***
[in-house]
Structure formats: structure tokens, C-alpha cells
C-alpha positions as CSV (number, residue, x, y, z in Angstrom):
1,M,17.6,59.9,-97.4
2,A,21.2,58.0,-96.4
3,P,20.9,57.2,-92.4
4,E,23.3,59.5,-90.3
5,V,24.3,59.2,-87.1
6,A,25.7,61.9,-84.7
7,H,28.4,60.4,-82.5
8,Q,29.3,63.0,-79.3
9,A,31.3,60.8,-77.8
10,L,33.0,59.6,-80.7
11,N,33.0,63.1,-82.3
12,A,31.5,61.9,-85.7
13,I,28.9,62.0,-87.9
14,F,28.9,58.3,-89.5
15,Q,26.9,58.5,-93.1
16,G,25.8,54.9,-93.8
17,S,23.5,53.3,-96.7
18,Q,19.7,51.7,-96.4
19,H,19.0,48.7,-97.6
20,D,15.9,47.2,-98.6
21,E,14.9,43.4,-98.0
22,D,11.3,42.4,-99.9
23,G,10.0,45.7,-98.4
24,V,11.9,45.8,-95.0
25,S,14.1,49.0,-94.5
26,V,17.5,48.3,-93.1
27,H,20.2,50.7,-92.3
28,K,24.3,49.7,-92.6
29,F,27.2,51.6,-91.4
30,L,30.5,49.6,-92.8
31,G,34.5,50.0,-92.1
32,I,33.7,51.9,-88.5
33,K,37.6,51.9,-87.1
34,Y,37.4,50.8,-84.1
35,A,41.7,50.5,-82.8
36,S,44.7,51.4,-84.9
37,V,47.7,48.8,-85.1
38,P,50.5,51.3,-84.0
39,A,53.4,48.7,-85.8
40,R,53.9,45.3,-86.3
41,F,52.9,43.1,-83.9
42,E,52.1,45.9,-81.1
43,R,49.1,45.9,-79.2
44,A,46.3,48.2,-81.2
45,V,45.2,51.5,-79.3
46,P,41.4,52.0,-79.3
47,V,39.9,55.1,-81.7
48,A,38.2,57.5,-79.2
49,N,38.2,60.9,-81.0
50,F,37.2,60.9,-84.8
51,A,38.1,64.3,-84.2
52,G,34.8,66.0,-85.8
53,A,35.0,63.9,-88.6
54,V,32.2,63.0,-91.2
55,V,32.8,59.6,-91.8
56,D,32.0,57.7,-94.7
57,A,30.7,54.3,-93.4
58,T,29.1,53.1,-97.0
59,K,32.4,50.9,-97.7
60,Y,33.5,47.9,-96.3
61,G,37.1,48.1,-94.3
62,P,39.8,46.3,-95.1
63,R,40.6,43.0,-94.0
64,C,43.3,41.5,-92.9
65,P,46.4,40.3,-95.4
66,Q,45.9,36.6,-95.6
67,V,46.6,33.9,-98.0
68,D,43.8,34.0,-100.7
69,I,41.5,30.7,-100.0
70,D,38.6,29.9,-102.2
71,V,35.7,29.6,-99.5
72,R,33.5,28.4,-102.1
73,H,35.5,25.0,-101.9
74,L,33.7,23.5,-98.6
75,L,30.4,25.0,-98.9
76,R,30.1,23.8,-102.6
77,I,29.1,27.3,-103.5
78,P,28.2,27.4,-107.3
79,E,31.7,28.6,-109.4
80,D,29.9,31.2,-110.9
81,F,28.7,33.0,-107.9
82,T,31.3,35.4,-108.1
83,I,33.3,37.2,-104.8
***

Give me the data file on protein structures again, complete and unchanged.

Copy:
[in-house]
Structure formats: structure tokens, C-alpha cells
C-alpha positions as CSV (number, residue, x, y, z in Angstrom):
1,M,17.6,59.9,-97.4
2,A,21.2,58.0,-96.4
3,P,20.9,57.2,-92.4
4,E,23.3,59.5,-90.3
5,V,24.3,59.2,-87.1
6,A,25.7,61.9,-84.7
7,H,28.4,60.4,-82.5
8,Q,29.3,63.0,-79.3
9,A,31.3,60.8,-77.8
10,L,33.0,59.6,-80.7
11,N,33.0,63.1,-82.3
12,A,31.5,61.9,-85.7
13,I,28.9,62.0,-87.9
14,F,28.9,58.3,-89.5
15,Q,26.9,58.5,-93.1
16,G,25.8,54.9,-93.8
17,S,23.5,53.3,-96.7
18,Q,19.7,51.7,-96.4
19,H,19.0,48.7,-97.6
20,D,15.9,47.2,-98.6
21,E,14.9,43.4,-98.0
22,D,11.3,42.4,-99.9
23,G,10.0,45.7,-98.4
24,V,11.9,45.8,-95.0
25,S,14.1,49.0,-94.5
26,V,17.5,48.3,-93.1
27,H,20.2,50.7,-92.3
28,K,24.3,49.7,-92.6
29,F,27.2,51.6,-91.4
30,L,30.5,49.6,-92.8
31,G,34.5,50.0,-92.1
32,I,33.7,51.9,-88.5
33,K,37.6,51.9,-87.1
34,Y,37.4,50.8,-84.1
35,A,41.7,50.5,-82.8
36,S,44.7,51.4,-84.9
37,V,47.7,48.8,-85.1
38,P,50.5,51.3,-84.0
39,A,53.4,48.7,-85.8
40,R,53.9,45.3,-86.3
41,F,52.9,43.1,-83.9
42,E,52.1,45.9,-81.1
43,R,49.1,45.9,-79.2
44,A,46.3,48.2,-81.2
45,V,45.2,51.5,-79.3
46,P,41.4,52.0,-79.3
47,V,39.9,55.1,-81.7
48,A,38.2,57.5,-79.2
49,N,38.2,60.9,-81.0
50,F,37.2,60.9,-84.8
51,A,38.1,64.3,-84.2
52,G,34.8,66.0,-85.8
53,A,35.0,63.9,-88.6
54,V,32.2,63.0,-91.2
55,V,32.8,59.6,-91.8
56,D,32.0,57.7,-94.7
57,A,30.7,54.3,-93.4
58,T,29.1,53.1,-97.0
59,K,32.4,50.9,-97.7
60,Y,33.5,47.9,-96.3
61,G,37.1,48.1,-94.3
62,P,39.8,46.3,-95.1
63,R,40.6,43.0,-94.0
64,C,43.3,41.5,-92.9
65,P,46.4,40.3,-95.4
66,Q,45.9,36.6,-95.6
67,V,46.6,33.9,-98.0
68,D,43.8,34.0,-100.7
69,I,41.5,30.7,-100.0
70,D,38.6,29.9,-102.2
71,V,35.7,29.6,-99.5
72,R,33.5,28.4,-102.1
73,H,35.5,25.0,-101.9
74,L,33.7,23.5,-98.6
75,L,30.4,25.0,-98.9
76,R,30.1,23.8,-102.6
77,I,29.1,27.3,-103.5
78,P,28.2,27.4,-107.3
79,E,31.7,28.6,-109.4
80,D,29.9,31.2,-110.9
81,F,28.7,33.0,-107.9
82,T,31.3,35.4,-108.1
83,I,33.3,37.2,-104.8